- A committee with water resources expertise (to advise on the impacts of projects subject to the water trigger(see Chapter 4)).
The ESD Committee should provide transparent advice to the Minister to inform decisions on the making of National Environmental Standards and regional plans, and the accreditation of arrangements for devolving decision-making. The Minister could request the Committee’s advice on other issues or decisions where they have relevant expertise.
The ESD Committee should provide the Minister with transparent formal advice on:
- the adequacy of the information provided to inform the decision
- whether the processes that underpin the recommendation have been conducted in accordance with relevant standards (for example, for community or Indigenous engagement)
- whether the recommendation is consistent with the National Environmental Standards.
In making a decision, the Minister should be required to provide reasons as to how the advice of the ESD Committee was considered.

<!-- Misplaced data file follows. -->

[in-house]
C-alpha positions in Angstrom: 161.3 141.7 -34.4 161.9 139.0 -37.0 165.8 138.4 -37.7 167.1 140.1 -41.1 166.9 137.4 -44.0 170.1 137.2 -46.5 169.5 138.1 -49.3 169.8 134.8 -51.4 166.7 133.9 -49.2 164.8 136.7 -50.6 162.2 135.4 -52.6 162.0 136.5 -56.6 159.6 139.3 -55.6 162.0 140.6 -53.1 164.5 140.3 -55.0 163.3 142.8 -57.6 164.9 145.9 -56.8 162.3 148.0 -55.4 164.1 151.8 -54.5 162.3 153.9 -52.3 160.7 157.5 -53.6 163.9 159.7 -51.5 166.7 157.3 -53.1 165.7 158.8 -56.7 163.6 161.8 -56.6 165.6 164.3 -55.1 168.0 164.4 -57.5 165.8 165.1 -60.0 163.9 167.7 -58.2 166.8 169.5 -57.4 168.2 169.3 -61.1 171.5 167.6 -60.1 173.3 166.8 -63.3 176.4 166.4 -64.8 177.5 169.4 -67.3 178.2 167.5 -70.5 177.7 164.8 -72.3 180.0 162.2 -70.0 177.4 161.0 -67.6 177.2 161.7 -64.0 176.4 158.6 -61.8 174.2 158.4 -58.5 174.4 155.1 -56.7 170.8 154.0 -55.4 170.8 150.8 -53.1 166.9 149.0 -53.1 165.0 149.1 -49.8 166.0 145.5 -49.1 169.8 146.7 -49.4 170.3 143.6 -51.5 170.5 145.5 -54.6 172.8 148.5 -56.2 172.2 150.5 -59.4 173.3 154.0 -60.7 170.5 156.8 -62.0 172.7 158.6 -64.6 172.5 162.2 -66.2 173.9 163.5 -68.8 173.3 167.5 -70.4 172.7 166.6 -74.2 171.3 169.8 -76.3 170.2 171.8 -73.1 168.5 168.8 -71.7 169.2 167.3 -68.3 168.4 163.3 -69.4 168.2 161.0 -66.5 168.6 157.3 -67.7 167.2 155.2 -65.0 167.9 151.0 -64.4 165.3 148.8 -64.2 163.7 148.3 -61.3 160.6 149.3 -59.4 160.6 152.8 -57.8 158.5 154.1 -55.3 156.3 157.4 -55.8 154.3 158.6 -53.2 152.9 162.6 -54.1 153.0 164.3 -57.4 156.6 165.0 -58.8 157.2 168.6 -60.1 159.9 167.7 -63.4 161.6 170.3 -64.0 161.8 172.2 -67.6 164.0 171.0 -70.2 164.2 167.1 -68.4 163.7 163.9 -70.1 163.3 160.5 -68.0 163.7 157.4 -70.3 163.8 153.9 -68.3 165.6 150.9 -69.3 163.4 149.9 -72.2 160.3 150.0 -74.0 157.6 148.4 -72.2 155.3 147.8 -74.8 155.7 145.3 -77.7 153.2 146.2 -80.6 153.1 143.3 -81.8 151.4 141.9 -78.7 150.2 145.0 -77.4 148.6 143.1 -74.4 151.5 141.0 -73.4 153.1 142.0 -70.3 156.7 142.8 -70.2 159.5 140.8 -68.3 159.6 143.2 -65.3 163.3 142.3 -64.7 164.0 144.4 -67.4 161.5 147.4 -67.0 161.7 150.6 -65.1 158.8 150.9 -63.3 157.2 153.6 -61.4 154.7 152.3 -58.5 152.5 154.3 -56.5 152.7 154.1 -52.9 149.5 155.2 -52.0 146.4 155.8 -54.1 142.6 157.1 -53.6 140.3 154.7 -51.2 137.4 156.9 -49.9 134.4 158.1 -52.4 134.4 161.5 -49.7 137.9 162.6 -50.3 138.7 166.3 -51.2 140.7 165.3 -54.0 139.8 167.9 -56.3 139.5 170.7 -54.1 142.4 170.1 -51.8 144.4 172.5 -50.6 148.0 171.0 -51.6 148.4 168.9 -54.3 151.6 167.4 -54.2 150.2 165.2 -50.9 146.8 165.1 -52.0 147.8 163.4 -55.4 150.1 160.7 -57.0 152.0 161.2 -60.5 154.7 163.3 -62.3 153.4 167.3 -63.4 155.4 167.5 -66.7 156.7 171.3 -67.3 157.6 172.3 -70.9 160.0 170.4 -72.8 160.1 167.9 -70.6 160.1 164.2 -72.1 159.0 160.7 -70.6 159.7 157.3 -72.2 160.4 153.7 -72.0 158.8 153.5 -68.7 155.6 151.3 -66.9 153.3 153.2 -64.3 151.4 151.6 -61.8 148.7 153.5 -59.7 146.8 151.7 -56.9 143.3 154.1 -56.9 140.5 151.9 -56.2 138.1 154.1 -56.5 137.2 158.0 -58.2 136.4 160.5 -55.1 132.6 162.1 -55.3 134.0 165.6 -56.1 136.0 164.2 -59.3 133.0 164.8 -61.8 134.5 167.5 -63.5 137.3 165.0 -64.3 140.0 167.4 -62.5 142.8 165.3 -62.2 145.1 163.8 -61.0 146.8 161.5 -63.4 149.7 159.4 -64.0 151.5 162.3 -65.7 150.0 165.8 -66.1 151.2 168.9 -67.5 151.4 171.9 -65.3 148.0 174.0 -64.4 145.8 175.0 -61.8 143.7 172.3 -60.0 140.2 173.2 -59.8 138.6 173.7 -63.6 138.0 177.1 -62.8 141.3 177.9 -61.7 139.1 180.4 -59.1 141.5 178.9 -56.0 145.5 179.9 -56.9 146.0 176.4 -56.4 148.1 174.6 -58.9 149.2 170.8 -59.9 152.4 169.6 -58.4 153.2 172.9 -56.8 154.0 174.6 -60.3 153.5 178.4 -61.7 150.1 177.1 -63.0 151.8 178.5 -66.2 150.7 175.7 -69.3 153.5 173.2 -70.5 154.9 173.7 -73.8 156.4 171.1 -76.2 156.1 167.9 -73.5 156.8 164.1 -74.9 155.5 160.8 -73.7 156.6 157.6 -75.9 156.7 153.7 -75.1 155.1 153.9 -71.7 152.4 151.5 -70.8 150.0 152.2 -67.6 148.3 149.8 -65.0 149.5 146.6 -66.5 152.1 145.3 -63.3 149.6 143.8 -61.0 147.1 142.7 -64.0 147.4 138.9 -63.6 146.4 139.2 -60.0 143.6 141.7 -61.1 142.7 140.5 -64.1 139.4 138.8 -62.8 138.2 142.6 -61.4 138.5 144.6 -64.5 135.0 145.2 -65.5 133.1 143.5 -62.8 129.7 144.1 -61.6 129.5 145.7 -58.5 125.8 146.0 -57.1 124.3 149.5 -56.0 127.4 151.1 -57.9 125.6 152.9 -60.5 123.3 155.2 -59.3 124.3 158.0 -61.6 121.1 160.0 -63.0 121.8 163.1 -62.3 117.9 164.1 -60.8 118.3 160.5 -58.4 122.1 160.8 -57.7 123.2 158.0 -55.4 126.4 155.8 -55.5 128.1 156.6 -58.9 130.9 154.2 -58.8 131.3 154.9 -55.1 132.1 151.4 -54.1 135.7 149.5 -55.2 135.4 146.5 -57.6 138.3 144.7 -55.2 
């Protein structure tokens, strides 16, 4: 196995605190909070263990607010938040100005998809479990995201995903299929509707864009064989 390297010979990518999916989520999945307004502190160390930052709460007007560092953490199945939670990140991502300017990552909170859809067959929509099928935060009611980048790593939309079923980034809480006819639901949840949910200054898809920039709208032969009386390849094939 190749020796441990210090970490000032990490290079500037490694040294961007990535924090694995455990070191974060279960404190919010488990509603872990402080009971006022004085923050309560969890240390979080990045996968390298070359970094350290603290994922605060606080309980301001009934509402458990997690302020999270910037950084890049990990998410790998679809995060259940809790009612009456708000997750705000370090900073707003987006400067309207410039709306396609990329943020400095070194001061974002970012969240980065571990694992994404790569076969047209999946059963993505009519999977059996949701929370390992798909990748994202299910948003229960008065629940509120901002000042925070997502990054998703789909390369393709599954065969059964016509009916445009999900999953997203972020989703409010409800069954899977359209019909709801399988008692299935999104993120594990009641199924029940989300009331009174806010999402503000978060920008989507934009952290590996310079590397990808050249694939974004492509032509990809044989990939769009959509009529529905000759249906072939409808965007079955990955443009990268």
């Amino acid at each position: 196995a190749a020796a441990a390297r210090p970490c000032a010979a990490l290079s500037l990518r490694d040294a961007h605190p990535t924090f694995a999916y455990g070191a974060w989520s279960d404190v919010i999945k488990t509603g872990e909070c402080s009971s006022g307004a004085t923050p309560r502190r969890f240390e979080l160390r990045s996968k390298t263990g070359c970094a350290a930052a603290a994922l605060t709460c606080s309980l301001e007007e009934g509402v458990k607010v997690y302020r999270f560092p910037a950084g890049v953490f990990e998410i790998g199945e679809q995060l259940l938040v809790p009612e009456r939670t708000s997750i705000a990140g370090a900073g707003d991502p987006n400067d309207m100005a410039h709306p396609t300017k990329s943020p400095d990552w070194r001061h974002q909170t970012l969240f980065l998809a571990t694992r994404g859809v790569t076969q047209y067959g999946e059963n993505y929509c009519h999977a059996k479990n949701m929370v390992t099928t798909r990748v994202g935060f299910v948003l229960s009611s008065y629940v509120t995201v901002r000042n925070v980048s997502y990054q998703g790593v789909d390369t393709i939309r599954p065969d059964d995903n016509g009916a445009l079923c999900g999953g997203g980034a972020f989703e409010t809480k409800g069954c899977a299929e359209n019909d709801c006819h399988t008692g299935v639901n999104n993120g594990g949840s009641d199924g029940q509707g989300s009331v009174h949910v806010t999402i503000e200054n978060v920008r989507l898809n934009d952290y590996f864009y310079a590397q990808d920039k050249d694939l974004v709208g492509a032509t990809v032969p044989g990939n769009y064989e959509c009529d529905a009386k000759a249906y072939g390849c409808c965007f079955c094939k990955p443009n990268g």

5.3.3 - Retain standing with a refined, limited merits review mechanism
The legal review framework should not be the primary determinant for the performance of the EPBC Act. However, effective, efficient and transparent decisions based on clear outcomes should reduce the demand for legal review.
The Review is not yet convinced that the current standing provisions in the EPBC Act (section 487) should be removed, but adjustments to legal review provisions should be made to provide for limited merits review ‘on the papers’. This form of review limits the considerations to those matters that were raised and maintained by the applicant during the due course of the regulatory decision or matters arising from a demonstrable material change in circumstances.
The Review is not convinced of the view that extended standing should be curtailed. Broad standing remains an important feature of environmental legislation, particularly given the presence of collective harm resulting from damage to environmental or heritage values. Individual loss is not always identifiable or quantifiable, reliance on which would result in restoration falling fully on the public purse.
The courts have the capacity to deal with baseless or vexatious litigation. Litigation with no reasonable prospect of success can be dismissed in the first instance. Both the Federal Court and the High Court have the capacity to maintain lists of vexatious litigants, who are prohibited from taking legal action without permission. This can also impact a litigant’s ability to retain counsel.